The World Health Organization defines infertility as a failure to achieve a clinical pregnancy after 12 months or more of regular unprotected sexual intercourse. It is estimated to affect between 8-12% of reproductive-aged couples worldwide. Because fertility in women is known to decline steadily with age, women aged 35 years or above who fail to conceive after 6 months of unprotected sex should seek professional opinion. Some health problems also increase the risk of infertility. Therefore, couples with the following symptoms or medical history should not delay seeing a doctor when they are trying for a pregnancy:
Irregular periods or no menstrual periods;
Very painful periods;
Pelvic inflammatory disease;
Previous surgery to the ovaries, chemotherapy or radiotherapy to the pelvis;
More than one miscarriage;
Suspected male factor (i.e., history of testicular trauma, hernia surgery).
The doctor will begin by collecting a medical and sexual history from the couple. The initial evaluation usually includes a semen analysis, a pelvic ultrasound scan, tubal evaluation usually by means of a hysterosalpingogram, and ovarian reserve tests (ORT).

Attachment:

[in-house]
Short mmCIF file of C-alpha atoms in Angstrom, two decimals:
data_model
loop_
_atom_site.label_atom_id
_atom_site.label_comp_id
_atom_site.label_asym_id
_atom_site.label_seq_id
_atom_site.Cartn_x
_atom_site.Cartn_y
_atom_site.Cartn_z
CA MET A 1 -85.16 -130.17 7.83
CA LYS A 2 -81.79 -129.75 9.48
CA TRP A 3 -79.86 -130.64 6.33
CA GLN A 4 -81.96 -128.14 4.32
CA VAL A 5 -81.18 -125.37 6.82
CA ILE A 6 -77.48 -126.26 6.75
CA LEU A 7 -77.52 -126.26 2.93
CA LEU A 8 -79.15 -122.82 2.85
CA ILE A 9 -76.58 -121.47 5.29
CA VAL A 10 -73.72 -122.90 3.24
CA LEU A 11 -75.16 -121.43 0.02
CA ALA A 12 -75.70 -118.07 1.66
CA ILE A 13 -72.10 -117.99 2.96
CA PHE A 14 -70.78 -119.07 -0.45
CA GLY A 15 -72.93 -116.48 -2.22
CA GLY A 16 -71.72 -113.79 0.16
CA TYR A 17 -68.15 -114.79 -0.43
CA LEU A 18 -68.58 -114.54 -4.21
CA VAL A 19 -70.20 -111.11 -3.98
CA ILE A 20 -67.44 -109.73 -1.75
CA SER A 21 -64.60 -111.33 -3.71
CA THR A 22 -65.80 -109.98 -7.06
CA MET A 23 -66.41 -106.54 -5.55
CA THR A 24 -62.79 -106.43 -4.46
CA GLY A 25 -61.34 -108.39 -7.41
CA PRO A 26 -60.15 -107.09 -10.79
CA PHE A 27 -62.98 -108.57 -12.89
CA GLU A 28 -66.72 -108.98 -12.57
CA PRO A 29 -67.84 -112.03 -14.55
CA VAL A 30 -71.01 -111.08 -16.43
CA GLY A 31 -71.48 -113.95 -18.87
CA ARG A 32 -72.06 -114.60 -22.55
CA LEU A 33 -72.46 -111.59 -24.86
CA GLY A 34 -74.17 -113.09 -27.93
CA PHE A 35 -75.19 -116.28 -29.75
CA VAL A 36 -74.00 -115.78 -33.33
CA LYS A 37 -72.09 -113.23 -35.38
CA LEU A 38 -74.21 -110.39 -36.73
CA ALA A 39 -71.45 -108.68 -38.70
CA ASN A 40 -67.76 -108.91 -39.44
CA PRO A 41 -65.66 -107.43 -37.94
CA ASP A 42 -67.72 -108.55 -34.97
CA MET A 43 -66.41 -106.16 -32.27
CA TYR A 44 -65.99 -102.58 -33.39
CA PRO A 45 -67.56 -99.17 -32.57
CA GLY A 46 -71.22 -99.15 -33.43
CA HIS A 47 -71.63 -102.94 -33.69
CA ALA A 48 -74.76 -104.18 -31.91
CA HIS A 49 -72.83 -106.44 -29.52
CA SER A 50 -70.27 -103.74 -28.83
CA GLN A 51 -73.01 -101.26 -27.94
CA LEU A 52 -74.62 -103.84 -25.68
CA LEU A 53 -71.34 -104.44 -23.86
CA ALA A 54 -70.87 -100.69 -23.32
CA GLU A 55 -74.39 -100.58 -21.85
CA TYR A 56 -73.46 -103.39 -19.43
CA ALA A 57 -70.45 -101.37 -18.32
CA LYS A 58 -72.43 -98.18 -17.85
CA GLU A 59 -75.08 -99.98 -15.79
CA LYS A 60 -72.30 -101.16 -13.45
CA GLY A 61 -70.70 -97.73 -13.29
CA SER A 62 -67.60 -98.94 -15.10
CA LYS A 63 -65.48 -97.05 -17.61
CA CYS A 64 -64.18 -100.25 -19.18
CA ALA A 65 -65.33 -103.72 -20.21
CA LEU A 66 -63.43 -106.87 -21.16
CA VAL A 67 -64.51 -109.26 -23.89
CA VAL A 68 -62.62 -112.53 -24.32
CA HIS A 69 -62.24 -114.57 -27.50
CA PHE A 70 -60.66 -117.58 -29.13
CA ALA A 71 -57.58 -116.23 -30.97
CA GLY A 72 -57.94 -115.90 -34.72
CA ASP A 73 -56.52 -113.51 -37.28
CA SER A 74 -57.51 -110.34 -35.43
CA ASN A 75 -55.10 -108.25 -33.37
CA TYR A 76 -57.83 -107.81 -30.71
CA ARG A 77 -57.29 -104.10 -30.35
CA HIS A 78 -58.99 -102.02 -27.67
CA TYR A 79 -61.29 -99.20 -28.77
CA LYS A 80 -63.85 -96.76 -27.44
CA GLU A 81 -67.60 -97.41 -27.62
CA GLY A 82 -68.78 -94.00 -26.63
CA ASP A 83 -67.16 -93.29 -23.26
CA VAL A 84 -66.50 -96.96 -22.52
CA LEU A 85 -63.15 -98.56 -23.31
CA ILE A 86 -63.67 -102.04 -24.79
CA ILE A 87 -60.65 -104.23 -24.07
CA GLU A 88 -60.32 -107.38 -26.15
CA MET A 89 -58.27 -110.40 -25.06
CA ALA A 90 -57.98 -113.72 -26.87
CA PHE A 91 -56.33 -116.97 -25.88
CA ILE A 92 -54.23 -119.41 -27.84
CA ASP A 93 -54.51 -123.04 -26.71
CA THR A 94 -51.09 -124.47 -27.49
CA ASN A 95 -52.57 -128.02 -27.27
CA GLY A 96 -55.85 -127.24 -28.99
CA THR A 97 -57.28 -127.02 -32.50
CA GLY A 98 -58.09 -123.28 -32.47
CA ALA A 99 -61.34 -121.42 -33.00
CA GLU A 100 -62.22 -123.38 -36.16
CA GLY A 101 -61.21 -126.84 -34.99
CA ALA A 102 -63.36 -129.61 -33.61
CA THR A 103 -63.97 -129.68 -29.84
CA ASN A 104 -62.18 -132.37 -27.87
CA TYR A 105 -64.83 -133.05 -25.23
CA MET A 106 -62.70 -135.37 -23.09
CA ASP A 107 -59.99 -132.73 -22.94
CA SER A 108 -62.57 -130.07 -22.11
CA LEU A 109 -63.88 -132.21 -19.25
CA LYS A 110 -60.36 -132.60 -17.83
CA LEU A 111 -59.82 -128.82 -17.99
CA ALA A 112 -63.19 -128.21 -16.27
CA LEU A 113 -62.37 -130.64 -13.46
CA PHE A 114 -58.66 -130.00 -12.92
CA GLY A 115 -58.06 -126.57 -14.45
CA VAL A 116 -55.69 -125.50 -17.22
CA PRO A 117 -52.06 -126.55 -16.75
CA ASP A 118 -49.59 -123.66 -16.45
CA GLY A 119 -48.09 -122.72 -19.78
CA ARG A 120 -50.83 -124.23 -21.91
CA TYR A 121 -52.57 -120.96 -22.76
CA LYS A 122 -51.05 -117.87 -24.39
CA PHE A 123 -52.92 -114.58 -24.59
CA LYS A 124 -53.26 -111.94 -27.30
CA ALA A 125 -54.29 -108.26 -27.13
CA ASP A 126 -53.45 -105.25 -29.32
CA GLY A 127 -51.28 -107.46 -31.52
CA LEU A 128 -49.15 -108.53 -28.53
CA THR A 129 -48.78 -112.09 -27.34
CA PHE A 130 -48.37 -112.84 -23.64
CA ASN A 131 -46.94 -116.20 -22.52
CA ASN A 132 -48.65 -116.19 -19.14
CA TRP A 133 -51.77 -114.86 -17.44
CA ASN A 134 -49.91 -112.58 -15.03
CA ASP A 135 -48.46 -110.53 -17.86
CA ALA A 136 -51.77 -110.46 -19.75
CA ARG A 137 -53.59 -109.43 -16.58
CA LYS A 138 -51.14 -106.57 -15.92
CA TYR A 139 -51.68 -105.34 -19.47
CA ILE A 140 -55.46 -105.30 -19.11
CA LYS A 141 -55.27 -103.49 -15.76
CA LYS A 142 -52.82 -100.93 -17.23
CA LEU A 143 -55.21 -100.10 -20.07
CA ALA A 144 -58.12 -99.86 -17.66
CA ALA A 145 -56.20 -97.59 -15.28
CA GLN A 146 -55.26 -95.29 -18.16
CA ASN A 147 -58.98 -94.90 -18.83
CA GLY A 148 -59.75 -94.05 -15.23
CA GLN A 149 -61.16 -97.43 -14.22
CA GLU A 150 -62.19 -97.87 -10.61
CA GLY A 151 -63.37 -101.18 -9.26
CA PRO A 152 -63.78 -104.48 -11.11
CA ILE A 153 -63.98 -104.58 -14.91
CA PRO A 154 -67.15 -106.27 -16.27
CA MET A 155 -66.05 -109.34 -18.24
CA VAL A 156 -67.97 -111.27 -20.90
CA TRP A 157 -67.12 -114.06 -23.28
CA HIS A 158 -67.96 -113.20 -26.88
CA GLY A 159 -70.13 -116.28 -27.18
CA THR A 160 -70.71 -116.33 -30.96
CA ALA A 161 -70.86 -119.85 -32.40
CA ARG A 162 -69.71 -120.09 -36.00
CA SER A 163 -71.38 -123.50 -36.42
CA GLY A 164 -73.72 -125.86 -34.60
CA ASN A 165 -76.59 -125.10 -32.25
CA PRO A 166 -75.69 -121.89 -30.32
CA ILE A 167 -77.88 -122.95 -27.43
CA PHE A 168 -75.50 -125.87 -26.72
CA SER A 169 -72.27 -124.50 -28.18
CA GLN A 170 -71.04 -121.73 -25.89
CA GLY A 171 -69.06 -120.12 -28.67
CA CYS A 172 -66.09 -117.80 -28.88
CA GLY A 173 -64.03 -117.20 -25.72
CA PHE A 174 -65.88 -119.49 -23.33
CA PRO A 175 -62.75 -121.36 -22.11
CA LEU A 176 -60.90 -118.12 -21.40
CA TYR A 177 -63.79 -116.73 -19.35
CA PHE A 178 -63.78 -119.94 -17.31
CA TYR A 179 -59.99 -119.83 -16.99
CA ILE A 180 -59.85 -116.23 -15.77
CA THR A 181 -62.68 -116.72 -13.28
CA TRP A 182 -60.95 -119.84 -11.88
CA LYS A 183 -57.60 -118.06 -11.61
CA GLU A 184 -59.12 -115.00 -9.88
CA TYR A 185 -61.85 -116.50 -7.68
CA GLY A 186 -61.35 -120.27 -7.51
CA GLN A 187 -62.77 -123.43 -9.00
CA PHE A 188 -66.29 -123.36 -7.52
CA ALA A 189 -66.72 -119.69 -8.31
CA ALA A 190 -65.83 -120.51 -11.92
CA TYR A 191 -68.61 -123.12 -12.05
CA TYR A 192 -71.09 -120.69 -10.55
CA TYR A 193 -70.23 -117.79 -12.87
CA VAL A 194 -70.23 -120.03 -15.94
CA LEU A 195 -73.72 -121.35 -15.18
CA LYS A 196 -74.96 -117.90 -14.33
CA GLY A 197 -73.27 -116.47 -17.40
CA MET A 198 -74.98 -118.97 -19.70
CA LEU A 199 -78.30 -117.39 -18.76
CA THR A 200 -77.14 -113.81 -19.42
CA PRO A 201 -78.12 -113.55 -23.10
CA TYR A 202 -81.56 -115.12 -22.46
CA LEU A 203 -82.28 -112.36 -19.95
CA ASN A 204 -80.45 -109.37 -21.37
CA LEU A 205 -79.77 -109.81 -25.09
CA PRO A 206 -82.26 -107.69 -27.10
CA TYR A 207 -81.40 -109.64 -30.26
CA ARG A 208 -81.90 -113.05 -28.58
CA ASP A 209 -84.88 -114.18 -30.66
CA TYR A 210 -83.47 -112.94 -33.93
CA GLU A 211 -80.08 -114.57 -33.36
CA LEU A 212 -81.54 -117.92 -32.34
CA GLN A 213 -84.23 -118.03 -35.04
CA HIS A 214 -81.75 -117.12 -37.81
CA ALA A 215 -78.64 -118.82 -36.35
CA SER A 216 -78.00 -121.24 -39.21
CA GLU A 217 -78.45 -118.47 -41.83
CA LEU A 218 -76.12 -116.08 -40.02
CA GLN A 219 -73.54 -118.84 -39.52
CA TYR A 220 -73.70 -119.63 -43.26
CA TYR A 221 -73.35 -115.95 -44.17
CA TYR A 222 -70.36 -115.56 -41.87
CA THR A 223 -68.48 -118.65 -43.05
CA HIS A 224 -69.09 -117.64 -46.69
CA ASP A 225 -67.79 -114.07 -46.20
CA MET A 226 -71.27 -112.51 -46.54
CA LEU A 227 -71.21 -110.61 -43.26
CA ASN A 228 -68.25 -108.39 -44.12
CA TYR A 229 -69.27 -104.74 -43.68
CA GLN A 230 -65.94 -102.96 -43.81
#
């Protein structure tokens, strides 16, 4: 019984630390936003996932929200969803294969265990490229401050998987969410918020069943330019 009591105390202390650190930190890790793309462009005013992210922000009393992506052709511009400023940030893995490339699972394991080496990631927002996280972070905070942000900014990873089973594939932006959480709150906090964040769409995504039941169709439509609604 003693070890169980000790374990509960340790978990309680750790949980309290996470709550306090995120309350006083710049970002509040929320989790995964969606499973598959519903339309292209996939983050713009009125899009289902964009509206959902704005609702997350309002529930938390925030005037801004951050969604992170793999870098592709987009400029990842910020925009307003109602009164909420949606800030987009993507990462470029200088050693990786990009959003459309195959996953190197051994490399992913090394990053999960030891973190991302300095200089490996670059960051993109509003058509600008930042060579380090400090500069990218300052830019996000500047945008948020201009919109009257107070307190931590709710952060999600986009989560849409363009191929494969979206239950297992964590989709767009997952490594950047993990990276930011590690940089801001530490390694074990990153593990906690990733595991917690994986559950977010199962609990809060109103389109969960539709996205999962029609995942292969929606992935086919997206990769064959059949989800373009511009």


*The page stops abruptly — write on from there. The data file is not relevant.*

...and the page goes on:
Ovarian reserve or ovarian function plays a crucial role in achieving pregnancy following any treatment in infertile women. The estimation of ovarian reserve is routinely performed through various ovarian reserve tests (ORT) in an effort to predict the ovarian response to stimulation during assisted reproductive technology treatments namely IVF. The most commonly used markers of ovarian function include follicle stimulating hormone (FSH) value on day 2 to 3 of the menstrual cycle, anti-müllerian hormone value (AMH), and antral follicle count (AFC) using a transvaginal ultrasound scan.